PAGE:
As the exact chemical composition of the deposit is not known, the linear absorption coefficient of the deposited material, µdeposit, is also unknown. As an approximation, we use the value of pure Co, µCo, instead and denote the derived thickness value as apparent cobalt thickness, dA, which is calculated by using Equation 1. Since the oxygen, nitrogen and carbon contributions are small compared to resonant Co L3 signals, dA is considered a meaningful value, reflecting the nominal thickness of a pure Co layer. The real thickness of the deposit is certainly underestimated, but since the composition of the different EBID deposits is very likely the same, a comparison of the deposits obtained with different growth times is possible (see section Experimental for more details).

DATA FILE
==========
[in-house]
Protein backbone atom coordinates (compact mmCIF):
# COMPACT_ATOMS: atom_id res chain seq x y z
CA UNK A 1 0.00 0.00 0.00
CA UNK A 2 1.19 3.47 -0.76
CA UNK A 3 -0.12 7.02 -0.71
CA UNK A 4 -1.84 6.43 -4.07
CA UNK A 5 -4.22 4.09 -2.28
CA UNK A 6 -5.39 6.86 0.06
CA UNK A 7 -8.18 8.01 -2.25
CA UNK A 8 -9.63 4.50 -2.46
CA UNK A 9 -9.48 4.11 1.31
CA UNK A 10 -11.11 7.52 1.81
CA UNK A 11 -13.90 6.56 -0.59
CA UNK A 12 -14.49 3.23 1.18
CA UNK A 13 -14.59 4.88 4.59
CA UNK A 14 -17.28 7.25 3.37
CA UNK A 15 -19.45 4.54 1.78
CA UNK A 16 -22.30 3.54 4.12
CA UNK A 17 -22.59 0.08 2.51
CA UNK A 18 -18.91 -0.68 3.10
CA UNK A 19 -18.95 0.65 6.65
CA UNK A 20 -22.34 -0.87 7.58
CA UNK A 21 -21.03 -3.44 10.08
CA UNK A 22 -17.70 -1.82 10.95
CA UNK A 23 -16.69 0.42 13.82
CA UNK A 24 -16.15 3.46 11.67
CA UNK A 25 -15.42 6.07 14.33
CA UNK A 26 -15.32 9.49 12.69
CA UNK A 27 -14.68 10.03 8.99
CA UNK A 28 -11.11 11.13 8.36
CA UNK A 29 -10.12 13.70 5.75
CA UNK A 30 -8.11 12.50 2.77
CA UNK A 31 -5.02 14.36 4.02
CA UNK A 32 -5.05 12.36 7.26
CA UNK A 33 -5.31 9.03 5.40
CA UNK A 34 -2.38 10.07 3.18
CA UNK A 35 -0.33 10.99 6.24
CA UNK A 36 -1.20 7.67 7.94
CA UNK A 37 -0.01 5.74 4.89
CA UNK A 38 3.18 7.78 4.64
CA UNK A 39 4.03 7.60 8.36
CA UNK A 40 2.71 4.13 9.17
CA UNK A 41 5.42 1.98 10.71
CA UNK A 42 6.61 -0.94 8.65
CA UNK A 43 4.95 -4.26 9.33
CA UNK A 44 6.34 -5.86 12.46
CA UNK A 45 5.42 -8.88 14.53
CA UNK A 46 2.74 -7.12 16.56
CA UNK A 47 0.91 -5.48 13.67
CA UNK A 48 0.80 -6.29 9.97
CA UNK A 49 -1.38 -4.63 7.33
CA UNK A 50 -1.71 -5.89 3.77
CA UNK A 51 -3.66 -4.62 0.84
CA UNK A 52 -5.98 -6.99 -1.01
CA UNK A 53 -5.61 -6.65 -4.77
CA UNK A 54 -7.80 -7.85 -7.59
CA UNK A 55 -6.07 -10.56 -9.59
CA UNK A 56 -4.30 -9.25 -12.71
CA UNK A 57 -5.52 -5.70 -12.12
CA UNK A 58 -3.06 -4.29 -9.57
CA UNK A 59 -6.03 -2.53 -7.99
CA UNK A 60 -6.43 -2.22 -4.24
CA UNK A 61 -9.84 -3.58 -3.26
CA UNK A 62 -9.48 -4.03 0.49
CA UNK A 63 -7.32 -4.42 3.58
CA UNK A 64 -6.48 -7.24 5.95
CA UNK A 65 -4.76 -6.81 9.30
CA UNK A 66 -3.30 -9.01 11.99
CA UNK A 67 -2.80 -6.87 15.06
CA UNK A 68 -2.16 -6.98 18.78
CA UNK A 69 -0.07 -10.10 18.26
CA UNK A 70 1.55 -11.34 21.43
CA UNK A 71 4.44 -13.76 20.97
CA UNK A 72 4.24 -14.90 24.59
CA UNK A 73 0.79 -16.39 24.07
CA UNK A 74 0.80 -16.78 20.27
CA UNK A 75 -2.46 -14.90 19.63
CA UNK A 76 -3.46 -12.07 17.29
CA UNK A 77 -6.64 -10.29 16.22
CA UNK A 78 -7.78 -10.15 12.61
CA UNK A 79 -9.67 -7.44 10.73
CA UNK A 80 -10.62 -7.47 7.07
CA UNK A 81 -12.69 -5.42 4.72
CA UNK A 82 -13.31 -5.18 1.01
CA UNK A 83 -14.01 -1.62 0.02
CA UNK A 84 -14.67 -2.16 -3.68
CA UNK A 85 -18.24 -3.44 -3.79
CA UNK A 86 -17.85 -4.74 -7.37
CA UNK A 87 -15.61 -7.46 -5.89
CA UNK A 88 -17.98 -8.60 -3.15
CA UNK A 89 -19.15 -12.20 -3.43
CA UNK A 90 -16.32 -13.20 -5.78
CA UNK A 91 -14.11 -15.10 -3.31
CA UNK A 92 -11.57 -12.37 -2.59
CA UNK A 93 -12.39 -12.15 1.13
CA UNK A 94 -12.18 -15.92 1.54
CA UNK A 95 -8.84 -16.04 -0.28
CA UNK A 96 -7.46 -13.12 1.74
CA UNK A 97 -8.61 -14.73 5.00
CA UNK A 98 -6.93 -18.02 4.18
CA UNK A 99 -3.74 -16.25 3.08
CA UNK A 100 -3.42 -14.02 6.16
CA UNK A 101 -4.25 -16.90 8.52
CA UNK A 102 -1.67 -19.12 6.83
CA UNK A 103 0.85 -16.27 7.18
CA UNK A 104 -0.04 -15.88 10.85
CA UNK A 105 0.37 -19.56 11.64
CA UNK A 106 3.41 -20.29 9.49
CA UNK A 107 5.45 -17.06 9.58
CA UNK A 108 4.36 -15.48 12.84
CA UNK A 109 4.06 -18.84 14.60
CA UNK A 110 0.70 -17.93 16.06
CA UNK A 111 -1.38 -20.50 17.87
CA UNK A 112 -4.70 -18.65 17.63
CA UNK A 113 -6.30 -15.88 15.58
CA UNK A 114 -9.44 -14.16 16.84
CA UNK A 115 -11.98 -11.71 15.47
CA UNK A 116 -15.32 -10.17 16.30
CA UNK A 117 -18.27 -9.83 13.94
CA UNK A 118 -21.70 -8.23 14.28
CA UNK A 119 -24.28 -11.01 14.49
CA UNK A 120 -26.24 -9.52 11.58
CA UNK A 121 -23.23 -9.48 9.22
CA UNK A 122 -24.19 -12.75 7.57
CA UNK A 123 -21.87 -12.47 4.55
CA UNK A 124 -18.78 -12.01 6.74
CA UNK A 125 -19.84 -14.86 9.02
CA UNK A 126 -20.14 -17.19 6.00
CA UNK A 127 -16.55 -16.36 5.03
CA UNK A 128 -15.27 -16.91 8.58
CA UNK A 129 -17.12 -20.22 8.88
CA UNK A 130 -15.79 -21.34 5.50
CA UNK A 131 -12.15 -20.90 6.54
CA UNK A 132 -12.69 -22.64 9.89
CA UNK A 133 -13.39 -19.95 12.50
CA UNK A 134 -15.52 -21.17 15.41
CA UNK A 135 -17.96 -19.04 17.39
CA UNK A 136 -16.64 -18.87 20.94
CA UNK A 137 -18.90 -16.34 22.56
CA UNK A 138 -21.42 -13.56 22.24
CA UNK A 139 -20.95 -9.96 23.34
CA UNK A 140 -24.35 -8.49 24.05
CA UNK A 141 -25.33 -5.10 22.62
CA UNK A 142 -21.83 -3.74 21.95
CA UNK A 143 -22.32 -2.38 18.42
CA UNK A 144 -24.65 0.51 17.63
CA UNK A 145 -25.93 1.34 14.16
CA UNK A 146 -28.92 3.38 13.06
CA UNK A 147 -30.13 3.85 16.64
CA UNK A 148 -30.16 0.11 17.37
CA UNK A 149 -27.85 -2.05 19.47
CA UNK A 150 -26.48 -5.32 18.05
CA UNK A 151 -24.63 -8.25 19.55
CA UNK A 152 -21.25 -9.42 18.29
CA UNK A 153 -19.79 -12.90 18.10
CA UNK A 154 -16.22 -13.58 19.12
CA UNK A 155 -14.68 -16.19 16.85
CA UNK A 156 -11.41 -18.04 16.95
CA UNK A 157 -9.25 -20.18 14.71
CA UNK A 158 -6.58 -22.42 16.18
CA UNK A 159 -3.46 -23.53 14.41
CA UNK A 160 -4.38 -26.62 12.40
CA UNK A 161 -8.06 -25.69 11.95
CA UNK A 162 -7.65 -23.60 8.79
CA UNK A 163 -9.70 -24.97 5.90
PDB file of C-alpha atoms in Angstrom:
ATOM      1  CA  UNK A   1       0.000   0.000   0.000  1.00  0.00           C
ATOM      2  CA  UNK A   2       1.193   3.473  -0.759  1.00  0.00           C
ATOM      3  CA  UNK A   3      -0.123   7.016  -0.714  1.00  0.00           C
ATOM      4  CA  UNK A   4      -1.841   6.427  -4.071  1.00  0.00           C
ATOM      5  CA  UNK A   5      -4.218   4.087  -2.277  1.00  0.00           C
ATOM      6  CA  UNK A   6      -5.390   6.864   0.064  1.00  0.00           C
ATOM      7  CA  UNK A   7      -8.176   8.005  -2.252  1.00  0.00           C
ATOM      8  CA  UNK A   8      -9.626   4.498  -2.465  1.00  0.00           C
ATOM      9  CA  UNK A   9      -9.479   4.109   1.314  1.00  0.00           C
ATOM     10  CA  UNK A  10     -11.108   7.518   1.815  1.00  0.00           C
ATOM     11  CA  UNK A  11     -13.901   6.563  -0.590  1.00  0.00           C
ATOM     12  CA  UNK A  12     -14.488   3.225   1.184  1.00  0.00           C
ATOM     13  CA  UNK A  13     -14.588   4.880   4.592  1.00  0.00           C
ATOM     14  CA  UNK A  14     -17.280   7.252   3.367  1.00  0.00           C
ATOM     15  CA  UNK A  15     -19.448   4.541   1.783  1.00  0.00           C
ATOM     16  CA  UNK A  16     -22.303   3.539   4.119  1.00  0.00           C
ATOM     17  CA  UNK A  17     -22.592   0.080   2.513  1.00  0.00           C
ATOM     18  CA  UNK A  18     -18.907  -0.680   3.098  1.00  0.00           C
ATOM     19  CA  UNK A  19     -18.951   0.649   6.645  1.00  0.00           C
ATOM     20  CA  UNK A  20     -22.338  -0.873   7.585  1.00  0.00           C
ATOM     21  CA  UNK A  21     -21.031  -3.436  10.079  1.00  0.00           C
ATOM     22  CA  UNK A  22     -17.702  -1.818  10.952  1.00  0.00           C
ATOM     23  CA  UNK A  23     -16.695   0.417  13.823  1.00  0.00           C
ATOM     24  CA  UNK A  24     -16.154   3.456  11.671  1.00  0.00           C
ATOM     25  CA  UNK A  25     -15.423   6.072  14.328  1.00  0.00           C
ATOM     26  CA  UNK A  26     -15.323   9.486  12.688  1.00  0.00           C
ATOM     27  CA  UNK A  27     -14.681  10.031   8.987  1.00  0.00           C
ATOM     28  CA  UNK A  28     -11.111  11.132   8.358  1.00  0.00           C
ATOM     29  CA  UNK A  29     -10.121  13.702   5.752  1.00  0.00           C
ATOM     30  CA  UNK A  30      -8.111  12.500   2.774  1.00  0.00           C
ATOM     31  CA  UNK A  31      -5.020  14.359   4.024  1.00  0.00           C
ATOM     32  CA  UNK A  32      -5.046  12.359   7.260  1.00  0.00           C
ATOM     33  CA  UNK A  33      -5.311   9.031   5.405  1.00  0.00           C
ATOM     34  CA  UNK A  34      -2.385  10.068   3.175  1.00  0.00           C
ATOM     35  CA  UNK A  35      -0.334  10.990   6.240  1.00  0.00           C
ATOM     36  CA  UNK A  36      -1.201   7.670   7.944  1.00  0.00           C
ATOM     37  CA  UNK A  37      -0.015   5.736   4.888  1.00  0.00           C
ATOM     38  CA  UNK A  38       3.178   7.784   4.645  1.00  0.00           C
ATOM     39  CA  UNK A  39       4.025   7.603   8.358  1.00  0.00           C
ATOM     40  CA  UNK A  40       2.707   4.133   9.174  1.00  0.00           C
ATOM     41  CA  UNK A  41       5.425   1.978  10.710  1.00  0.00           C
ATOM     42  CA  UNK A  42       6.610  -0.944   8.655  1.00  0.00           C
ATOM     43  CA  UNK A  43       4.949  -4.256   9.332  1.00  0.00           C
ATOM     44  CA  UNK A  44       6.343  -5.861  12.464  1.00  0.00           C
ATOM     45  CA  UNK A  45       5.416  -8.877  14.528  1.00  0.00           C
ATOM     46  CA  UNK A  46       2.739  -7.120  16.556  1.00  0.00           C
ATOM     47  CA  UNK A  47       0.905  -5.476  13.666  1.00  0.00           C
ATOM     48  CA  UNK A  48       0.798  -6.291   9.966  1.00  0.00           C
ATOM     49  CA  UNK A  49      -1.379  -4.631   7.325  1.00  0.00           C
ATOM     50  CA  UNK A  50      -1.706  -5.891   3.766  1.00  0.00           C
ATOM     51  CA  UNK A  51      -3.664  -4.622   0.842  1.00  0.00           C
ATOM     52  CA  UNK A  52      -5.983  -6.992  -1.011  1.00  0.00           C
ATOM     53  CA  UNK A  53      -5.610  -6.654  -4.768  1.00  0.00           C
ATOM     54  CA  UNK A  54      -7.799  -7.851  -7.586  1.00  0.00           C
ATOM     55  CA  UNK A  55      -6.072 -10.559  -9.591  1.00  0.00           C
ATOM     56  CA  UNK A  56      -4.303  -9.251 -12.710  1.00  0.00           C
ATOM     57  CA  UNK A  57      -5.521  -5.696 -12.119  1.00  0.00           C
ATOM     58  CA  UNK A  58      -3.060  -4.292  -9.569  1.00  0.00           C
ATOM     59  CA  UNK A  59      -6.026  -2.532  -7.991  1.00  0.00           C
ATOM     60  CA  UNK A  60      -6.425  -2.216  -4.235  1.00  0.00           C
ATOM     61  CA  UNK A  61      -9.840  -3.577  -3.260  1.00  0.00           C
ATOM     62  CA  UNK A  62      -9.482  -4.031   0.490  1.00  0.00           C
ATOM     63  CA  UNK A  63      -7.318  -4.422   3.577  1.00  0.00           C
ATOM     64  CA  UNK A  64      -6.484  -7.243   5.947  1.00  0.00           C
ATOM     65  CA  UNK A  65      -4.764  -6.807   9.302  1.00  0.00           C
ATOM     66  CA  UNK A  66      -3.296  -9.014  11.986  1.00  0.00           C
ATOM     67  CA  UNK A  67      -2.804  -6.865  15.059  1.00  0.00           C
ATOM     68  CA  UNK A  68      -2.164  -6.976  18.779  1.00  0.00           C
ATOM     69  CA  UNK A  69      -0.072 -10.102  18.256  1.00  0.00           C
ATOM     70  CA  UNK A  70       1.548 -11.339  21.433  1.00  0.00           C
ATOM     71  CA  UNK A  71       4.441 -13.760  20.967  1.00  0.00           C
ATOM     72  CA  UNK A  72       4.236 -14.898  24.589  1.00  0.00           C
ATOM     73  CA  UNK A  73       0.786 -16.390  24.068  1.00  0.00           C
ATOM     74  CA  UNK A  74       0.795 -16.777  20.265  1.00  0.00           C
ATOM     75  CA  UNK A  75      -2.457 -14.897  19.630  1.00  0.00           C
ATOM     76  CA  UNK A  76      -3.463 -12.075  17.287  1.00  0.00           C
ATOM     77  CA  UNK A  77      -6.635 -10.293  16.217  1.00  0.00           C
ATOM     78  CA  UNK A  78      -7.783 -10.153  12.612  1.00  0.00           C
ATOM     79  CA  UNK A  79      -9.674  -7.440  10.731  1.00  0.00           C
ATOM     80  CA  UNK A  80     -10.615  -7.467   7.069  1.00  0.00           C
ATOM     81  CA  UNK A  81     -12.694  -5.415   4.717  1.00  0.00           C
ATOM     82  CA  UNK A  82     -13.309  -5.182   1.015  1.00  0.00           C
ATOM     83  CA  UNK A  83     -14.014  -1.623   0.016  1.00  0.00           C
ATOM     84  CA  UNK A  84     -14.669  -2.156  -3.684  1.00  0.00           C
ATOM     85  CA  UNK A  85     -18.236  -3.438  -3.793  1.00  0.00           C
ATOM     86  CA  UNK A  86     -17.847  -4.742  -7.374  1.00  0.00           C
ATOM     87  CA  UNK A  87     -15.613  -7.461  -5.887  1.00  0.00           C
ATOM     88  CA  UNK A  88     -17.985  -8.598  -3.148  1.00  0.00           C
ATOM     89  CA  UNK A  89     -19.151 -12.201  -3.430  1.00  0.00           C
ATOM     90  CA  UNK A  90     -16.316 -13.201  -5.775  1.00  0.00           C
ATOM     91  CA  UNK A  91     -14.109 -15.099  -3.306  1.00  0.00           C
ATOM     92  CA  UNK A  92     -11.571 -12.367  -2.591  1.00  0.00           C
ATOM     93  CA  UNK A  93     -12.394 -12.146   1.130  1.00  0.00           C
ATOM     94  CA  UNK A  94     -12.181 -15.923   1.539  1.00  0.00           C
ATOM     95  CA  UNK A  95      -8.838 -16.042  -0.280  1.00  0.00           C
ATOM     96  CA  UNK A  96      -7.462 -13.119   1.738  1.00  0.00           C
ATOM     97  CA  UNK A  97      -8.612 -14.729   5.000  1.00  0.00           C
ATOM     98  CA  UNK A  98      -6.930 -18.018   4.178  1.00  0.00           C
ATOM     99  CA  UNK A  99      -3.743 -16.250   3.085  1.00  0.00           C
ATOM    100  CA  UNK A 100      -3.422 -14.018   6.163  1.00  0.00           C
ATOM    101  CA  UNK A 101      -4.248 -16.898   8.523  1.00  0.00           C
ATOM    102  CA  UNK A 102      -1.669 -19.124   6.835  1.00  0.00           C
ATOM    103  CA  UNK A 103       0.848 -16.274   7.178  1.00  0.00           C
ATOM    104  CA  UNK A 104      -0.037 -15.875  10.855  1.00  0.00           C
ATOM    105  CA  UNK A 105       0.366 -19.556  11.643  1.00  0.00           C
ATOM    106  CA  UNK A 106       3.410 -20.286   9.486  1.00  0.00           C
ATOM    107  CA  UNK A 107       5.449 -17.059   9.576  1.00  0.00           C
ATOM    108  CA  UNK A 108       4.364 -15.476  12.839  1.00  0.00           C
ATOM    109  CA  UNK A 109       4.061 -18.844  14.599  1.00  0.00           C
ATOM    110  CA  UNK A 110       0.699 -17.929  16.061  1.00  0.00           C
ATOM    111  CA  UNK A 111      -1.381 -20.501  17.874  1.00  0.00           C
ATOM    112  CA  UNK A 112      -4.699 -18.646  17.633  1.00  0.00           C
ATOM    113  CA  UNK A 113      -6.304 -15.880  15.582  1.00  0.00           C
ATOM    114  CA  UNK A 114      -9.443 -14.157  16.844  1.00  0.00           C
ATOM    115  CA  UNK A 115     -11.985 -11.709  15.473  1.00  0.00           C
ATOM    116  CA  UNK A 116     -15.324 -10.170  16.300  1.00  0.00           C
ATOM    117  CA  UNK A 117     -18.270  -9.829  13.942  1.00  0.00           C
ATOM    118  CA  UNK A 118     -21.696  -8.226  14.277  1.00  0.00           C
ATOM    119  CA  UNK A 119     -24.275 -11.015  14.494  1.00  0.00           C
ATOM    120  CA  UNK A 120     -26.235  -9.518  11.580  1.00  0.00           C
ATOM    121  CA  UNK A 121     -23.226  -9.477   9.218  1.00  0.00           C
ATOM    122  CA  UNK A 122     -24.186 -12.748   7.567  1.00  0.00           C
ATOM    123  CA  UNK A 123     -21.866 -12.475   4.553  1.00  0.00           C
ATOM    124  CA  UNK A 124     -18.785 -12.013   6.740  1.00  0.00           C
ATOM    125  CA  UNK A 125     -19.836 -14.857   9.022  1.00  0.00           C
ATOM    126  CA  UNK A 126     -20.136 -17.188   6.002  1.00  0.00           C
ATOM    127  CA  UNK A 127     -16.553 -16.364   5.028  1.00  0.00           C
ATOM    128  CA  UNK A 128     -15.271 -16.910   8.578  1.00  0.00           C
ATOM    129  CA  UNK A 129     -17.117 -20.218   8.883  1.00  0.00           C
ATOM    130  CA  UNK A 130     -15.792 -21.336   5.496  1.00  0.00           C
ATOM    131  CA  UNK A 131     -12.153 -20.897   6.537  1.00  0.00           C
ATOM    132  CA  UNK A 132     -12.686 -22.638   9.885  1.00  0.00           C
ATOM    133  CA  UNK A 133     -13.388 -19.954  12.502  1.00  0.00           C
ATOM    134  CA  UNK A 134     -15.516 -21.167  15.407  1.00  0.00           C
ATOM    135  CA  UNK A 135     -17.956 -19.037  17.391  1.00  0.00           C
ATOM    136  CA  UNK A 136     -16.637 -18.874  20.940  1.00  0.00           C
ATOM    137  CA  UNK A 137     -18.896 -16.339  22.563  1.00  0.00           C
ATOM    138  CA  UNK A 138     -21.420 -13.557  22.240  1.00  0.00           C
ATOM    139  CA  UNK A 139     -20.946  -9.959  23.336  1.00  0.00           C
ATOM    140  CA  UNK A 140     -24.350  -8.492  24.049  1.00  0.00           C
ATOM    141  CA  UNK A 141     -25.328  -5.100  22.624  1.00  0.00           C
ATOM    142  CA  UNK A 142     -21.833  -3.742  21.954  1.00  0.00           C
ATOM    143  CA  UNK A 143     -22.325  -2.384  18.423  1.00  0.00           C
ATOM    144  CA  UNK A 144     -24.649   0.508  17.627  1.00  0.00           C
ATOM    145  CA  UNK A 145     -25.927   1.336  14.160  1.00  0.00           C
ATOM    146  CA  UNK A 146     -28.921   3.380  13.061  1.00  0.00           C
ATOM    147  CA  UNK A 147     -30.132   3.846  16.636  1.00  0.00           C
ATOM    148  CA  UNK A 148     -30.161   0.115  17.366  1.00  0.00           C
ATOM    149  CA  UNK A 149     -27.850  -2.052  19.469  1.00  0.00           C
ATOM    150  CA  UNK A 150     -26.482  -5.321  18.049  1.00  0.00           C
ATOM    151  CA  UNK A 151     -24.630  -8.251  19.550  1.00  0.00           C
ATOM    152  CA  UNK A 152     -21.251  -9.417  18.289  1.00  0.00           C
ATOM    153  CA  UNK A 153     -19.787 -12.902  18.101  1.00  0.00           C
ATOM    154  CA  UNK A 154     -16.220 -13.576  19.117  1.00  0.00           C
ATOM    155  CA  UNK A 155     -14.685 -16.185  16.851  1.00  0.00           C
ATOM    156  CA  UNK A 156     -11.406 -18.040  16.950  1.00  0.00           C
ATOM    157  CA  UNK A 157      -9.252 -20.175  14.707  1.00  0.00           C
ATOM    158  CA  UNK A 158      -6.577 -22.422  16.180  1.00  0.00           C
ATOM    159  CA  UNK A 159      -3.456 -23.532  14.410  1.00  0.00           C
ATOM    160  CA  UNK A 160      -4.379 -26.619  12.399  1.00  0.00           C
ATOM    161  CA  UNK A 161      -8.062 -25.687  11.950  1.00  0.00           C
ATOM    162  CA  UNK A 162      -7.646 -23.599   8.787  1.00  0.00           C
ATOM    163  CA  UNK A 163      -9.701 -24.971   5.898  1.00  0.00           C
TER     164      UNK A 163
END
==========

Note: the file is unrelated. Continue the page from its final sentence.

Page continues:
Figure 5 summarizes the thickness analysis for several deposits produced by EBID plus autocatalytic growth as a function of the primary electron dose during EBID and the growth time, tG, during which Co(CO)3NO was continually supplied. The 3D plot in Figure 5a shows the optical density (left vertical axis) and apparent Co layer thickness (right vertical axis) vs growth time and primary electron dose (log scale), and Figure 5b and Figure 5d show the detailed plots against the latter two parameters. The STXM micrograph (transmitted intensity) in Figure 5c displays a set of square deposits fabricated with the indicated primary electron doses and a growth time of about 160 min. The data in Figure 5 are in line with our previous observations: The optical density increases with both electron dose and autocatalytic growth time. The dependence on the primary electron dose in Figure 5b can be linearly extrapolated to zero, in order to obtain the minimum dose required for direct EBID, yielding a value of 0.03 ± 0.01 C/cm2 or 1.8 ± 0.6 × 103 electrons per nm2. The dependency of the optical density on the growth time in Figure 5d (for a given primary electron dose) initially exhibits an almost linear behavior, but for tG > 150 min a strong nonlinear increase is apparent. The morphology of the deposits in Figure 3 indicates that the growth proceeds in a granular fashion and not by homogeneous layer-by-layer growth. For this complex growth process, during which the number of available sites, the (local) precursor concentration or both may vary, a nonlinear behavior is to be expected.